Seeing the movie again recently, I was amazed at how much teen movies have changed since. Marty's preoccupation in this movie is to get his parents to date each other and attend a dance where they kiss so he can be born in the future! I have a sick feeling in my heart that if this movie were made today, Marty would be more concerned about having sex and discussing it with his parents than anything else. But I digress. This is not so much a teen movie as it is about teenage life in the 80's in contrast to the 50's. Teen dating, values, morals change with each passing generation but certain systems, like family, remain the same. And Marty knows that all too well, trying to preserve his own family so he and his siblings can exist.

The details are what count in "Back to the Future." As all fans of the film know, the Twin Pines Mall of 1985 becomes, through Marty's intervention, Lone Pine Mall in the alternate 1985. Marty's dietary concerns in 1985 consist of pepsi-free soda whereas in 1955, you can get a cup of black coffee for 5 cents and coca-cola comes in glass bottles. The local theatre of 1985 shows a porno film whereas in 1955, you get to see a Ronald Reagan flick. Essentially, the Hill Valley of 1955 is in pristine condition and the high school, as Marty wisecracks at one point, looks brand new. It is a time when one had to earn a date, particularly to go to a dance, and skateboards and rock and roll were still nonexistent. Marty McFly changes all that - he changes the future for all resulting in an alternate timeline.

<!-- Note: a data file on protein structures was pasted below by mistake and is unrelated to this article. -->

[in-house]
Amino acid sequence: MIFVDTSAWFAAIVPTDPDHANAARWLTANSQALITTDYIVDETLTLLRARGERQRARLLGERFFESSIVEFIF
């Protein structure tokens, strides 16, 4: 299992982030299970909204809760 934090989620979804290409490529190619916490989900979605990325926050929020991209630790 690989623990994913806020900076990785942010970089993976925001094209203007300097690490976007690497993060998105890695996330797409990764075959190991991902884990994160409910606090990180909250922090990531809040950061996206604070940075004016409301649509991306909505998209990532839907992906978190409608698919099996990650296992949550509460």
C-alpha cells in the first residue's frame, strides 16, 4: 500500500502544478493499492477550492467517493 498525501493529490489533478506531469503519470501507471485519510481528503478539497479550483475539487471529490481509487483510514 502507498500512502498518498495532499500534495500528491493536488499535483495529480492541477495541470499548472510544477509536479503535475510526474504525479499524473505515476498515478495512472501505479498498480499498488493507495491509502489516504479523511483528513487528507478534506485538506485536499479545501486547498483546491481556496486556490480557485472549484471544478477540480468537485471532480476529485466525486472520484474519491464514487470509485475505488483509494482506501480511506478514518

"Back to the Future" mixes laughs, tension, action and drama in equal doses, always surprising us and keeping us in wonder every step of the way. We never know what to expect next, and the thrills and comedy keep coming at us from one scene to the next. Director Robert Zemeckis knows how to channel all the ingredients carefully (he co-wrote the script with Bob Gale) and maintain the right flow and rhythm. No scene or moment is wasted. Even a terrifically human moment, that could seem like a throwaway, where Marty teaches the young George about setting his mind on accomplishing anything, which includes socking the bully Biff, has a tenderness that shows the right balance of heart and humor. In fact, looking at the film in a more analytical approach, it really is about Marty and his relationship to his parents. Zemeckis and Gale maintain that interest throughout, including Marty's own relationship to Doc Brown whose 1955 counterpart is doing his best to get the young lad safe and sound in good old 1985.